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The Dollar extends its losses after Powell’s words and the weakness of the US PMIs.

  • The DXY is seen with losses around 103.15, after reaching a high of 103.70, above the 200-day SMA.
  • Fed Chair Powell warned that the Fed will raise rates again if necessary, maintaining its data-reliant approach.
  • The US ISM Manufacturing PMI fell in November, as expected.

The US Dollar Index (USD) has shown a modest decline, trading at 103.15, despite Federal Reserve Chairman Jerome Powell’s hawkish stance. The November ISM Manufacturing PMI was lower than expected, but did not cause any significant downward movement in the Dollar. What appears to weaken the currency is that markets are not buying Powell’s hawkish stance.

Along these lines, despite the cooling of inflation and the mixed trend of the US labor market, the Fed was surprisingly less dovish, maintaining an open stance towards further tightening of monetary policy. Although important indicators of inflation, such as the Consumer Price Index (CPI) and Personal Consumption Expenditure (PCE), have shown a downward trend, the Fed has stated that it needs to see more signs of cooling inflation, leaving the door open to further hardening if necessary.

Daily movements in the markets: The Dollar operates with slight losses despite Powell’s warning to the markets

  • In a speech at Spelman College on Friday, Chairman Powell said it is “premature” to say that monetary policy is tight enough and that the bank will raise rates again if necessary to reduce inflation.
  • In terms of data, the Institute for Supply Management (ISM) Manufacturing PMI reported that the index stood at 46.7 in November, the same level as the previous data, but below the 47.6 expected.
  • November retail sales will be released on Thursday and November nonfarm payrolls on Friday.
  • US bond yields are trending lower, with the 2-, 5- and 10-year yields at 4.57%, 4.16% and 4.25%, respectively, appearing to limit the dollar’s gains.
  • According to CME’s FedWatch tool, market expectations for the December meeting indicate that investors do not expect a rate hike. Additionally, swap markets are forecasting a rate cut in mid-2024.

Technical Analysis: Dollar selling momentum persists, DXY limited by 200-day SMA

The indicators on the daily chart paint a bearish picture for the US dollar. The positioning of the Relative Strength Index (RSI) underlines the strong selling momentum, while the negative bias in the Moving Average Convergence Histogram (MACD) further validates this bearish pressure.

In favor of the bears, the position of the DXY in relation to the simple moving averages (SMA) reinforces the bearish trajectory. With the DXY below the 20-day, 100-day, and 200-day SMAs, it is evident that buyers face an uphill battle against a prevailing downtrend.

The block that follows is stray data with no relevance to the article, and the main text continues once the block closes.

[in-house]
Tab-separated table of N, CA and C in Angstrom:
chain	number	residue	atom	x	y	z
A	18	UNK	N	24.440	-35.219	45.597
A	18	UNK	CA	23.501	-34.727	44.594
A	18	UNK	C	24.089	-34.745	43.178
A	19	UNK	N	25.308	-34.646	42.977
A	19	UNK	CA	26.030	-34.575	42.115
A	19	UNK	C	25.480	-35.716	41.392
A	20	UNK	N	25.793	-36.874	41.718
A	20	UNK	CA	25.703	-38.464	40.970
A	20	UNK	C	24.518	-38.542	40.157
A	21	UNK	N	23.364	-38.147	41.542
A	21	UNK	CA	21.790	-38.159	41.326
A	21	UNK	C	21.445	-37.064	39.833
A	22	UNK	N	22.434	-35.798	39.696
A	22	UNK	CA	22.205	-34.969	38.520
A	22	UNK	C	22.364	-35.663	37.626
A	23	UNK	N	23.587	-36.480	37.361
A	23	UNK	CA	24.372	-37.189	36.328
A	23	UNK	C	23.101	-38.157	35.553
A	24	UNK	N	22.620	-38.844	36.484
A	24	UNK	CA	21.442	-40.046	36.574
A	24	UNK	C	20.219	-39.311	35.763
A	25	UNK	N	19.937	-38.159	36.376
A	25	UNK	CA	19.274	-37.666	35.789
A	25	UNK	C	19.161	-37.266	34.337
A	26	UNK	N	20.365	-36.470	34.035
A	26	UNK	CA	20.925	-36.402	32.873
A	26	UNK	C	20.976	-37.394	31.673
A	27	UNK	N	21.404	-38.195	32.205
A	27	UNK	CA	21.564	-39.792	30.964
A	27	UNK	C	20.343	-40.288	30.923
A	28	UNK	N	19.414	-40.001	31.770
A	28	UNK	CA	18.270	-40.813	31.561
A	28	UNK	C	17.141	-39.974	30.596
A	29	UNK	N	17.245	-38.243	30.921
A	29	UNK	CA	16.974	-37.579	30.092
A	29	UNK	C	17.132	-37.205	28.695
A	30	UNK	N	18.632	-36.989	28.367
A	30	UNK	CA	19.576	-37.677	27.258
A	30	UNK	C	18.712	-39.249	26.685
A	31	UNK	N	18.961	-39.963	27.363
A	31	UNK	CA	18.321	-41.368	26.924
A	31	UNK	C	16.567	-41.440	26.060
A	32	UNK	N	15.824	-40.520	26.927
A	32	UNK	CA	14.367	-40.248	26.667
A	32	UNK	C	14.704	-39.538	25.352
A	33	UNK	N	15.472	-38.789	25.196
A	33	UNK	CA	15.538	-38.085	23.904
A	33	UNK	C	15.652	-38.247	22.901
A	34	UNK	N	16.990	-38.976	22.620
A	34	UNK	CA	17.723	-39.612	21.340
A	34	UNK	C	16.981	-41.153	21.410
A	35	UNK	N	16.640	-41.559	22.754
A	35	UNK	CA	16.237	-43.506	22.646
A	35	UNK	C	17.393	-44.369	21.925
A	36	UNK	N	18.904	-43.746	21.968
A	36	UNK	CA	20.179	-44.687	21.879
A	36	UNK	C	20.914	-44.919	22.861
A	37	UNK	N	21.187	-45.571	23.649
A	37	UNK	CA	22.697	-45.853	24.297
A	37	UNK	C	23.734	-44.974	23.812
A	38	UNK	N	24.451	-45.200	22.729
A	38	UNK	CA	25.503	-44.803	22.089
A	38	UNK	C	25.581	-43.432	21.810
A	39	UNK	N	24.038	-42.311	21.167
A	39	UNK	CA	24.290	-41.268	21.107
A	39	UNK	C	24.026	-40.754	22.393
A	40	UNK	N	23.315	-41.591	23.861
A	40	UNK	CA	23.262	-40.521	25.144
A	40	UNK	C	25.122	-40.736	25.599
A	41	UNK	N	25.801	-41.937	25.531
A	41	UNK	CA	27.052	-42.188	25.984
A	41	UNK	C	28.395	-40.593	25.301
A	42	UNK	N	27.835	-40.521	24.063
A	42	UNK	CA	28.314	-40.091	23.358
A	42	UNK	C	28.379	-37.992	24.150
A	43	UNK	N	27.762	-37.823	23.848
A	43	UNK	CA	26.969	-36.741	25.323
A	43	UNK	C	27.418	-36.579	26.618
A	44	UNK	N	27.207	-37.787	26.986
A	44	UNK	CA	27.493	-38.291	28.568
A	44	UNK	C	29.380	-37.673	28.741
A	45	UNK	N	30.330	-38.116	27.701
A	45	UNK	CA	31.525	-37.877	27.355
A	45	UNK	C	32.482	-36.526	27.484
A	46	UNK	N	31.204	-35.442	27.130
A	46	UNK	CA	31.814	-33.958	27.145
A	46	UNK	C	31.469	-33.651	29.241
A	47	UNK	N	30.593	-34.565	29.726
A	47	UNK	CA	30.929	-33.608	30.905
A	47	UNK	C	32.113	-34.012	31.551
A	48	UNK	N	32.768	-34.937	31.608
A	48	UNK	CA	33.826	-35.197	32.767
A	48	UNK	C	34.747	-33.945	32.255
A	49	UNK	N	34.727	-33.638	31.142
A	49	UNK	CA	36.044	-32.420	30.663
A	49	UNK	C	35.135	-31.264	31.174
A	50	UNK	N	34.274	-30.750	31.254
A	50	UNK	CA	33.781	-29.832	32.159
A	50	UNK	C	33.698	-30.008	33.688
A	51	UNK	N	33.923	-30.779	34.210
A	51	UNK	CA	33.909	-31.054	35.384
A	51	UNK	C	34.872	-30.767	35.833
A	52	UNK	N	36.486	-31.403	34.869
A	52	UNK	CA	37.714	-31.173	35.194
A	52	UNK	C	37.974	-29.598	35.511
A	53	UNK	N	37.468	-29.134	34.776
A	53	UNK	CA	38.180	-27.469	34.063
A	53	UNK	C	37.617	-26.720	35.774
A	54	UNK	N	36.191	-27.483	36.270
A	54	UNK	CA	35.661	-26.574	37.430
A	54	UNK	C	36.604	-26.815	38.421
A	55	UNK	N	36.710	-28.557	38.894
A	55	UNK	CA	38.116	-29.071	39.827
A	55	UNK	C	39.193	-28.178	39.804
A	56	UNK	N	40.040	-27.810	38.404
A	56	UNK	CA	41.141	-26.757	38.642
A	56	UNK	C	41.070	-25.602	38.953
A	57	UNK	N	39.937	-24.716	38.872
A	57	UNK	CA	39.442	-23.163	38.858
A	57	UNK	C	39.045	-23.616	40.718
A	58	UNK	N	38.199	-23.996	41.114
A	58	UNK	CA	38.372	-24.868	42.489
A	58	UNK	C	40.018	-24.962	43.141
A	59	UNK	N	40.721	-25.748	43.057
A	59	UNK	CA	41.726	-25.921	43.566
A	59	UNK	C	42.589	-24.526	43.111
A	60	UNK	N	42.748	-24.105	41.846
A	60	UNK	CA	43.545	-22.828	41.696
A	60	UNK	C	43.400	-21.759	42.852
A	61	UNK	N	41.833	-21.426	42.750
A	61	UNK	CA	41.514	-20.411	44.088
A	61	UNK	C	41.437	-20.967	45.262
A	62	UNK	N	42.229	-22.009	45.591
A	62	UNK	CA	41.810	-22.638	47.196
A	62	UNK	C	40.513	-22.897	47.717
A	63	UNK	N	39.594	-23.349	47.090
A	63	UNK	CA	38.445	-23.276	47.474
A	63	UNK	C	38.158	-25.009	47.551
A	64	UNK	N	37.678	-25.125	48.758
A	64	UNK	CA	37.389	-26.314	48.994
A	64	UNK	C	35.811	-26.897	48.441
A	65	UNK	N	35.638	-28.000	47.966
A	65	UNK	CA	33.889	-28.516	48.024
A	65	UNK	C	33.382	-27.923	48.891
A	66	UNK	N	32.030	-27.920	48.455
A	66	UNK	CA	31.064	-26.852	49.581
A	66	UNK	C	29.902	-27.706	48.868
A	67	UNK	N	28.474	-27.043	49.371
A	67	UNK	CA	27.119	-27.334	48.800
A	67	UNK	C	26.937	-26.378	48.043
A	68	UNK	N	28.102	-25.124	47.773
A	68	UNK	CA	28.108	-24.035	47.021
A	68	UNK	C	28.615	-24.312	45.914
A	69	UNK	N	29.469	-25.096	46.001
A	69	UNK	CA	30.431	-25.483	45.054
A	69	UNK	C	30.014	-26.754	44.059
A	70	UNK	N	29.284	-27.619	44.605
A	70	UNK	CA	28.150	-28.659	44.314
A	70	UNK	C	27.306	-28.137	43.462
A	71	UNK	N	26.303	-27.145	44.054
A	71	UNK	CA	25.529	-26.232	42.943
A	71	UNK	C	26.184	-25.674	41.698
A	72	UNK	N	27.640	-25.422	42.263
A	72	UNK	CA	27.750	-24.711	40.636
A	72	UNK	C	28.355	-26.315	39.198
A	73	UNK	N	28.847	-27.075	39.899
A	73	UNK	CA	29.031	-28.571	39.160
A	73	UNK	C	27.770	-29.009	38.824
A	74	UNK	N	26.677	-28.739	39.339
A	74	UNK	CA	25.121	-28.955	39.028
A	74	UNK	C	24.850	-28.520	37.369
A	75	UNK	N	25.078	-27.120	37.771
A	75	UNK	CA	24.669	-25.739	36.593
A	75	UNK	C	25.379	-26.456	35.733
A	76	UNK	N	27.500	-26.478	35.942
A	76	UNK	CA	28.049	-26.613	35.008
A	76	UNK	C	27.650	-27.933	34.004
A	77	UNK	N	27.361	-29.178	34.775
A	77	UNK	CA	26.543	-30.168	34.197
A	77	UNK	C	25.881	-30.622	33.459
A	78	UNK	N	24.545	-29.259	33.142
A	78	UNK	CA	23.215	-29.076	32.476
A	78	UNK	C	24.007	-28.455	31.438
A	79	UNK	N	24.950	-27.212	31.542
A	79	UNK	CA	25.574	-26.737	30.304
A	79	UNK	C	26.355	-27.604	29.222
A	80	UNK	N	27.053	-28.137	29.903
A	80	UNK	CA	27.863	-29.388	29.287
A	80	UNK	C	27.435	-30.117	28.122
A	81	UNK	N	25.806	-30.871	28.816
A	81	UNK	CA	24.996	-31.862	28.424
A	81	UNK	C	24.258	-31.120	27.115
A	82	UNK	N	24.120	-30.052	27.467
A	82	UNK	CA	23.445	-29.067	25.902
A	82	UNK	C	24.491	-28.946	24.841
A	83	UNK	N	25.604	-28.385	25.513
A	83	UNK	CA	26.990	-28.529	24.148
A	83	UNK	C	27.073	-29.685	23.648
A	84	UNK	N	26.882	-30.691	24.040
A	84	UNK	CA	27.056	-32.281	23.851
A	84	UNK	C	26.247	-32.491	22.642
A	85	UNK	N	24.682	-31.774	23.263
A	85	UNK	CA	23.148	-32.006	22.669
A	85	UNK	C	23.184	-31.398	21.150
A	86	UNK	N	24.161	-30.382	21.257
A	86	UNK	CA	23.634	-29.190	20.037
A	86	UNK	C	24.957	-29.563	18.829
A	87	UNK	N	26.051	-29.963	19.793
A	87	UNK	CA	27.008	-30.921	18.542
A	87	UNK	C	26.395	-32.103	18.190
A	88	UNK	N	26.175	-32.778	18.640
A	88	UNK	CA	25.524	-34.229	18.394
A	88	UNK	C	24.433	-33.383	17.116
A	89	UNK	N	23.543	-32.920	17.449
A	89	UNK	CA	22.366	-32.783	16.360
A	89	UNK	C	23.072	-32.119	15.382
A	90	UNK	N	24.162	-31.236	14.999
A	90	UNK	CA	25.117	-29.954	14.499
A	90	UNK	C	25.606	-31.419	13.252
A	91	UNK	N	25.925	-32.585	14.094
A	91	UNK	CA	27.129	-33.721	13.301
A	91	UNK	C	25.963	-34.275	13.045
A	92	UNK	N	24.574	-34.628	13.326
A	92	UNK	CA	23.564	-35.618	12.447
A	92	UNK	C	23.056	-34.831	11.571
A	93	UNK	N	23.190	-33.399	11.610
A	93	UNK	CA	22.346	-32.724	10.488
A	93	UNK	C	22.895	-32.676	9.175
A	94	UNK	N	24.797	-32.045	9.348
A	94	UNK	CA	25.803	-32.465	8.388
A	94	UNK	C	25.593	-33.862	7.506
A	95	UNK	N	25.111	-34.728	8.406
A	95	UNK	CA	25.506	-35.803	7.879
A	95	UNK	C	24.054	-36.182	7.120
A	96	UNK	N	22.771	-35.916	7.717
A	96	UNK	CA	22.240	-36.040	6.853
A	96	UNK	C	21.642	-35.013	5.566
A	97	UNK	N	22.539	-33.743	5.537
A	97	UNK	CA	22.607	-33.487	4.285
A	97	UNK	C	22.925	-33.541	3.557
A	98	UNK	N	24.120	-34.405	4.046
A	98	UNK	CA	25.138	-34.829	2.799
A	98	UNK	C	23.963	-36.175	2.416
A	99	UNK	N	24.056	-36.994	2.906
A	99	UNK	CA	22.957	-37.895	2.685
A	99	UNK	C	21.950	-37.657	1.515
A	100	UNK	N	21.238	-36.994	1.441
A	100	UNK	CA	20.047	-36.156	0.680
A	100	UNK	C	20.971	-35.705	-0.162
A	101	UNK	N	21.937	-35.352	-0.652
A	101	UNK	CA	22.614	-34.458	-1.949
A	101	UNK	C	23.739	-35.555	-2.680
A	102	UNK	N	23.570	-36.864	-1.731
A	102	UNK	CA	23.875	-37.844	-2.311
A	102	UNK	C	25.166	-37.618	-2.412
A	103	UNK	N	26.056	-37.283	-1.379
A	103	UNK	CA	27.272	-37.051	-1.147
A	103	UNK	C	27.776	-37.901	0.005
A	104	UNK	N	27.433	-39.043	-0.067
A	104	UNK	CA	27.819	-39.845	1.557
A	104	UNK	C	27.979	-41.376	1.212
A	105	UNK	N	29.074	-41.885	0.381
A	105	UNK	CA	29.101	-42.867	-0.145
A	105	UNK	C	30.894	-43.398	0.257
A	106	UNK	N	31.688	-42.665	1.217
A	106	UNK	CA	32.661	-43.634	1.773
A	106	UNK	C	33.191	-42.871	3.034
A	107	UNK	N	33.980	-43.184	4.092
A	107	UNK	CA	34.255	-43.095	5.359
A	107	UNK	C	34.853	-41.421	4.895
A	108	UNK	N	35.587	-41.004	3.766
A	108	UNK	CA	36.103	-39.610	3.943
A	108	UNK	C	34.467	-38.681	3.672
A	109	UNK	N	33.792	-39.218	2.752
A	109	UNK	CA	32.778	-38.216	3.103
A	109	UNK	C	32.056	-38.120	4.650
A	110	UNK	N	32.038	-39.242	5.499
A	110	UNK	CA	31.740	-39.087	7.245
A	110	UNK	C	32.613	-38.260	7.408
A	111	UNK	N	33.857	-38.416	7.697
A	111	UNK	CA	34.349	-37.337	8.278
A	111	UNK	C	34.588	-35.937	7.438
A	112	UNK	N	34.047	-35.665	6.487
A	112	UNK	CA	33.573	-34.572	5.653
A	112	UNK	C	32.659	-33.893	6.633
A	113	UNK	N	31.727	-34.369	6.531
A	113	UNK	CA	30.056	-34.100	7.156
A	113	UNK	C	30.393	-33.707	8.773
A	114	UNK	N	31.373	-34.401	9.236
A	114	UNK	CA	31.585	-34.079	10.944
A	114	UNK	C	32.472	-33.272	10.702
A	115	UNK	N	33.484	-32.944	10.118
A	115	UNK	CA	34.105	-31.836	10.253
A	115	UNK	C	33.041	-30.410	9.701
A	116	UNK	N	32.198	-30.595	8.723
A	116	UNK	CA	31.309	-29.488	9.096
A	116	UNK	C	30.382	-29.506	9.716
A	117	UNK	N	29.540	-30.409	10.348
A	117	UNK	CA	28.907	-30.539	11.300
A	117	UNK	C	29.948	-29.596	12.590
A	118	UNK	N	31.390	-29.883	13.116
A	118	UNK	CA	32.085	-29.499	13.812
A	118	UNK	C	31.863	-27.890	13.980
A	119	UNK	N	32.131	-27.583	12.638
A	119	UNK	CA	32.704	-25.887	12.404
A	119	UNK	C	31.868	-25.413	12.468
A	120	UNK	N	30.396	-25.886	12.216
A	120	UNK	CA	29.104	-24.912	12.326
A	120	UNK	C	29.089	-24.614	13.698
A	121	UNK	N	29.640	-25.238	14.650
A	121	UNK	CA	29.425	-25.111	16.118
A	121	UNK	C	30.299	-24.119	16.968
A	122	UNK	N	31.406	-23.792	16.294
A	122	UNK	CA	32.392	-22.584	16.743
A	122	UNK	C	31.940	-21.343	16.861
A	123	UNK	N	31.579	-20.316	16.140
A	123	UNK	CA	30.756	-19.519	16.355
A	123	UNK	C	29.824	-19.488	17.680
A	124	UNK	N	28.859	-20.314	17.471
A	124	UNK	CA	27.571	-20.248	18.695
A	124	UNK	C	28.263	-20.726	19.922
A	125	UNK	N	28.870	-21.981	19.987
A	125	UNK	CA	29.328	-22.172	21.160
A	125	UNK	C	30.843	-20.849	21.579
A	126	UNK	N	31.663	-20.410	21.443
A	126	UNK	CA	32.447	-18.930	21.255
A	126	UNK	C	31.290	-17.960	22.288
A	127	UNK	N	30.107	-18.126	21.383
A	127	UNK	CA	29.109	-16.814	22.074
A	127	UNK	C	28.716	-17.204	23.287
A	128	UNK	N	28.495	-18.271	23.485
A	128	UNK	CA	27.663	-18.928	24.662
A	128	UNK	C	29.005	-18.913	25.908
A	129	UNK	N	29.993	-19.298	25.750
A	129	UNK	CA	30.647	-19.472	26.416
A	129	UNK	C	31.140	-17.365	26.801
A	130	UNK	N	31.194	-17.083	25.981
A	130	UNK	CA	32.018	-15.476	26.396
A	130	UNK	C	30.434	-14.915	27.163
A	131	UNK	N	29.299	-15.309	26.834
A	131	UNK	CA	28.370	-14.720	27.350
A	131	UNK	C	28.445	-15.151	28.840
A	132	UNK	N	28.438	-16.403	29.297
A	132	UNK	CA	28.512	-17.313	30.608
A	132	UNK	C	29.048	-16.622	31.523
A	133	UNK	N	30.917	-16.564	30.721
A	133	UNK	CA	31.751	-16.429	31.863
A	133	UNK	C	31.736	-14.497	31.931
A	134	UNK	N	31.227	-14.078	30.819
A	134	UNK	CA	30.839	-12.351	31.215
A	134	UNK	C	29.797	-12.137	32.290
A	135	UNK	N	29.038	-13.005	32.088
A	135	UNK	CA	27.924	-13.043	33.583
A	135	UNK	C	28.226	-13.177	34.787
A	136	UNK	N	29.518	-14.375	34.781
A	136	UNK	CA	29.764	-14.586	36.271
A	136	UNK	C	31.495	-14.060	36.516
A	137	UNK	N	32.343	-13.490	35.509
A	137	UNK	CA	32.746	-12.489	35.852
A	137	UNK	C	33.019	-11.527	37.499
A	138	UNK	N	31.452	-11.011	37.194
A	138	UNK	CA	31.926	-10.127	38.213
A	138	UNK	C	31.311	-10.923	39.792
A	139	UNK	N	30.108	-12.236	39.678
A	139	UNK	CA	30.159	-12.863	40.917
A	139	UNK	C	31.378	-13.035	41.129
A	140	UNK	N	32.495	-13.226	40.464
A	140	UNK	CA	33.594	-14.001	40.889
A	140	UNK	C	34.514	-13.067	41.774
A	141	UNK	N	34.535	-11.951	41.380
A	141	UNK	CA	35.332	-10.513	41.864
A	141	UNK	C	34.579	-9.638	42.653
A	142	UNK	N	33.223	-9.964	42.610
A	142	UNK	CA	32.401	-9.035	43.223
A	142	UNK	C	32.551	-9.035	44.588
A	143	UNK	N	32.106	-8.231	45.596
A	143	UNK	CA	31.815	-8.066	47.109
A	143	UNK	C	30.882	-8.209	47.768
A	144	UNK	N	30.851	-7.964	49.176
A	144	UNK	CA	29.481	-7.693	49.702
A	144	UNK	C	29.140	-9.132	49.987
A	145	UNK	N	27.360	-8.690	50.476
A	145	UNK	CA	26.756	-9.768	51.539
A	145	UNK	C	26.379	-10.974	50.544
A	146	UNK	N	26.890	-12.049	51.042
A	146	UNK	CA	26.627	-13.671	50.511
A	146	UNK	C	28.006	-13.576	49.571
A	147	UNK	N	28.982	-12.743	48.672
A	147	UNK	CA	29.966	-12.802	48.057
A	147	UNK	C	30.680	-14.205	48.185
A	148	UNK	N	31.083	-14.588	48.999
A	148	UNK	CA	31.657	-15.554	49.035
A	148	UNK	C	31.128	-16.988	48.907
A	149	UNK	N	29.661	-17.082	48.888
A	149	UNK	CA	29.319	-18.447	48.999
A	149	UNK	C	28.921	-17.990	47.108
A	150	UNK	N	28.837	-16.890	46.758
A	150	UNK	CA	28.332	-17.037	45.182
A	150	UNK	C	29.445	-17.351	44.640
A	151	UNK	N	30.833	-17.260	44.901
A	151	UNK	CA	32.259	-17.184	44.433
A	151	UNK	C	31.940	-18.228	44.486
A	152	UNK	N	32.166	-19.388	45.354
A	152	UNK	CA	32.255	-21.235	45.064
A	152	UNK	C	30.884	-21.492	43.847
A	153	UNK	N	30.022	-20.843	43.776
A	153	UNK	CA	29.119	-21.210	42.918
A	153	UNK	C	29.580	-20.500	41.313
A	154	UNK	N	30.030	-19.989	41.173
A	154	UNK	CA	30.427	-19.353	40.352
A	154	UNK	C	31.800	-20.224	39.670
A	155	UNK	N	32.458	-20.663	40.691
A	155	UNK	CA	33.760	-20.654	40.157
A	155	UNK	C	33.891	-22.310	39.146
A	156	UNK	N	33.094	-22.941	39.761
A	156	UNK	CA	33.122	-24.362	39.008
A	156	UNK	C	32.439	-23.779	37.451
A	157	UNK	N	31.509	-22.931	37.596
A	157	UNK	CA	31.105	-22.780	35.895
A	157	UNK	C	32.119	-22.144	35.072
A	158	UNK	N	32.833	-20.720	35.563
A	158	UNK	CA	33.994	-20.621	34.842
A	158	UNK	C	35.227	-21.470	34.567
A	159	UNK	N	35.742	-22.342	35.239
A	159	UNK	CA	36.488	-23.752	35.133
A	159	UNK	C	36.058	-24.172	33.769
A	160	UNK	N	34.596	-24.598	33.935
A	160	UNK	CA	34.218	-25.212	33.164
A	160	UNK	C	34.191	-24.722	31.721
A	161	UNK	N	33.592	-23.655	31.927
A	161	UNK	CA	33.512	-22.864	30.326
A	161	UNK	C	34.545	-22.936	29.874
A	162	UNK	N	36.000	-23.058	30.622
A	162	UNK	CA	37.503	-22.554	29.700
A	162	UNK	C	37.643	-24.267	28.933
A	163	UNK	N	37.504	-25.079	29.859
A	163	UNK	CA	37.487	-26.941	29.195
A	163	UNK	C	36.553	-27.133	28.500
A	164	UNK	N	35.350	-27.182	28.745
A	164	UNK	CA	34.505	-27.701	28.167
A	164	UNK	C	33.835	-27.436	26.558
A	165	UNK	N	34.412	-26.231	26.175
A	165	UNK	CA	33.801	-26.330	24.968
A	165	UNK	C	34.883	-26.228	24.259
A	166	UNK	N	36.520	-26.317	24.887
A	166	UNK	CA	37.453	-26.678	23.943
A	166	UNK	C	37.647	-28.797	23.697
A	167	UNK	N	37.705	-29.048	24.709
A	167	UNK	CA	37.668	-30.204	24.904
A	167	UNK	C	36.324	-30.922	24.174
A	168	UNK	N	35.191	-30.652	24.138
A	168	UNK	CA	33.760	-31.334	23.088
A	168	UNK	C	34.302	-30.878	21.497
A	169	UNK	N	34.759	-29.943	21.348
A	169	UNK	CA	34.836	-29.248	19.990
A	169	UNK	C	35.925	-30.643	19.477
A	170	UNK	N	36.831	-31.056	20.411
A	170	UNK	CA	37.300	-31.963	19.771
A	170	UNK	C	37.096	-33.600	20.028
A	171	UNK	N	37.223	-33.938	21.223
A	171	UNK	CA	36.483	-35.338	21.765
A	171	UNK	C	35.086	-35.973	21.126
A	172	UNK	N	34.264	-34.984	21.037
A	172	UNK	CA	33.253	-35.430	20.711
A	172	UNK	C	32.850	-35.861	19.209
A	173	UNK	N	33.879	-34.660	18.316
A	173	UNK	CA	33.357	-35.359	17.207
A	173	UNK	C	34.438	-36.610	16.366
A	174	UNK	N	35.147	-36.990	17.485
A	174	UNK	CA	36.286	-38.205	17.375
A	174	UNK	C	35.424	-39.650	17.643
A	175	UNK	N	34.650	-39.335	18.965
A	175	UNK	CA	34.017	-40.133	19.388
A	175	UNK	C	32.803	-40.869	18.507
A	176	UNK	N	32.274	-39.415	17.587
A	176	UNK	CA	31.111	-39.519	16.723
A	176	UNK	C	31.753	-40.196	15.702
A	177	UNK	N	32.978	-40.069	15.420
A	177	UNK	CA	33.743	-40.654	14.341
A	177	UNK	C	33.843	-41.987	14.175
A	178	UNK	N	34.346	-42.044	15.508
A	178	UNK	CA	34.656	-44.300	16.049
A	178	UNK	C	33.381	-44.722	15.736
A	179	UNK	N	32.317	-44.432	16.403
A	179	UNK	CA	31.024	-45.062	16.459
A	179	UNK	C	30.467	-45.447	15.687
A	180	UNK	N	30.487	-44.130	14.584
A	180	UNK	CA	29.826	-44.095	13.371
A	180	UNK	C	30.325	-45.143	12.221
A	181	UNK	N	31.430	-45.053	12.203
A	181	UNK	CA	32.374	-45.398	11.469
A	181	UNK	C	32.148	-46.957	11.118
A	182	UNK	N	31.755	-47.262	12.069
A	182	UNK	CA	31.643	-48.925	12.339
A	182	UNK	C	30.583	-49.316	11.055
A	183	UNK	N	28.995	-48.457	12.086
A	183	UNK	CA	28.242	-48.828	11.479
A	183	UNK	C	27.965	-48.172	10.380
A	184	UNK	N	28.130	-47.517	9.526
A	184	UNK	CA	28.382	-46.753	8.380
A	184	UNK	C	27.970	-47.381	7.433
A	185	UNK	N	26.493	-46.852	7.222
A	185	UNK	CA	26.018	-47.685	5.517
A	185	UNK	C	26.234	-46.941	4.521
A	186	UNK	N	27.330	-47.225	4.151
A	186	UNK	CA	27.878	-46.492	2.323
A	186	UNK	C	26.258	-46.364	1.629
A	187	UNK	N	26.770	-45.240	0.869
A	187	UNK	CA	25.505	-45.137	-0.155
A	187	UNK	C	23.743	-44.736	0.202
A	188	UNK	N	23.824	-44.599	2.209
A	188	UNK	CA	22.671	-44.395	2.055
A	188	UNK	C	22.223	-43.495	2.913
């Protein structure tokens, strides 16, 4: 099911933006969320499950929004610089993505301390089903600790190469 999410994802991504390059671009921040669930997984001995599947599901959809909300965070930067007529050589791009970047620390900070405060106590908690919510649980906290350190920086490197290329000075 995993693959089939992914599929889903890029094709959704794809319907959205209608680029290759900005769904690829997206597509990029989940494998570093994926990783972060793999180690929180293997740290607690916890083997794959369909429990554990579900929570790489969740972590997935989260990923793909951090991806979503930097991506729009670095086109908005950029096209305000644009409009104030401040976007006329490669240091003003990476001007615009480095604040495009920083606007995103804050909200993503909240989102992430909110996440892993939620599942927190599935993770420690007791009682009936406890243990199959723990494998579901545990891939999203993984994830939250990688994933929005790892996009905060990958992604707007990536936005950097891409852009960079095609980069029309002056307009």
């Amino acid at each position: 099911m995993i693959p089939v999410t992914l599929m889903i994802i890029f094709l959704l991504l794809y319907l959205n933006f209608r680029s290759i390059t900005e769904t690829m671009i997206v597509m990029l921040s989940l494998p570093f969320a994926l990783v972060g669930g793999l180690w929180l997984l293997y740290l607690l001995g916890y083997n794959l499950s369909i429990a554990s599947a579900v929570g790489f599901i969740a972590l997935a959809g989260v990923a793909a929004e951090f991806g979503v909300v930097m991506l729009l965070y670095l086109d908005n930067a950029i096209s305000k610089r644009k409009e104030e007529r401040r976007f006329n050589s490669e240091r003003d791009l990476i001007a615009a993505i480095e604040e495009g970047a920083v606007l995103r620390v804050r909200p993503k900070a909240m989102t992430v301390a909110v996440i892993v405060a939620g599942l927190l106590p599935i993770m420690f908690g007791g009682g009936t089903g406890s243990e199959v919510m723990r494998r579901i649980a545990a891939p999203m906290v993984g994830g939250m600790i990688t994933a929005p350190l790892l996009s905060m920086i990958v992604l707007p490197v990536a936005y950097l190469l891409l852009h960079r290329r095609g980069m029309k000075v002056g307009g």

Support levels: 103.10, 103.00, 102.90.
Resistance Levels: 103.60 (200-day SMA), 104.00, 104.20 (100-day SMA).

US Dollar FAQ

What is the US Dollar?

The United States Dollar (USD) is the official currency of the United States of America, and the “de facto” currency of a significant number of other countries where it is in circulation alongside local banknotes. According to 2022 data, it is the most traded currency in the world, with more than 88% of all global currency exchange operations, equivalent to an average of $6.6 trillion in daily transactions.
After World War II, the USD took over from the pound sterling as the world’s reserve currency.

How do the decisions of the Federal Reserve affect the Dollar?

The single most important factor influencing the value of the US Dollar is monetary policy, which is determined by the Federal Reserve (Fed). The Fed has two mandates: achieve price stability (control inflation) and promote full employment. Your main tool to achieve these two objectives is to adjust interest rates.
When prices rise too quickly and inflation exceeds the 2% target set by the Fed, the Fed raises rates, which favors the price of the dollar. When Inflation falls below 2% or the unemployment rate is too high, the Fed can lower interest rates, which weighs on the Dollar.

What is Quantitative Easing and how does it influence the Dollar?

In extreme situations, the Federal Reserve can also print more dollars and enact quantitative easing (QE). QE is the process by which the Fed substantially increases the flow of credit into a clogged financial system. This is an unconventional policy measure used when credit has dried up because banks do not lend to each other (for fear of counterparty default). It is a last resort when a simple lowering of interest rates is unlikely to achieve the necessary result. It was the Fed’s weapon of choice to combat the credit crunch that occurred during the Great Financial Crisis of 2008. It involves the Fed printing more dollars and using them to buy US government bonds, primarily from financial institutions. QE usually leads to a weakening of the US Dollar.

What is quantitative tightening and how does it influence the US dollar?

Quantitative tightening (QT) is the reverse process by which the Federal Reserve stops purchasing bonds from financial institutions and does not reinvest the principal of maturing portfolio securities in new purchases. It is usually positive for the US dollar.

Source: Fx Street

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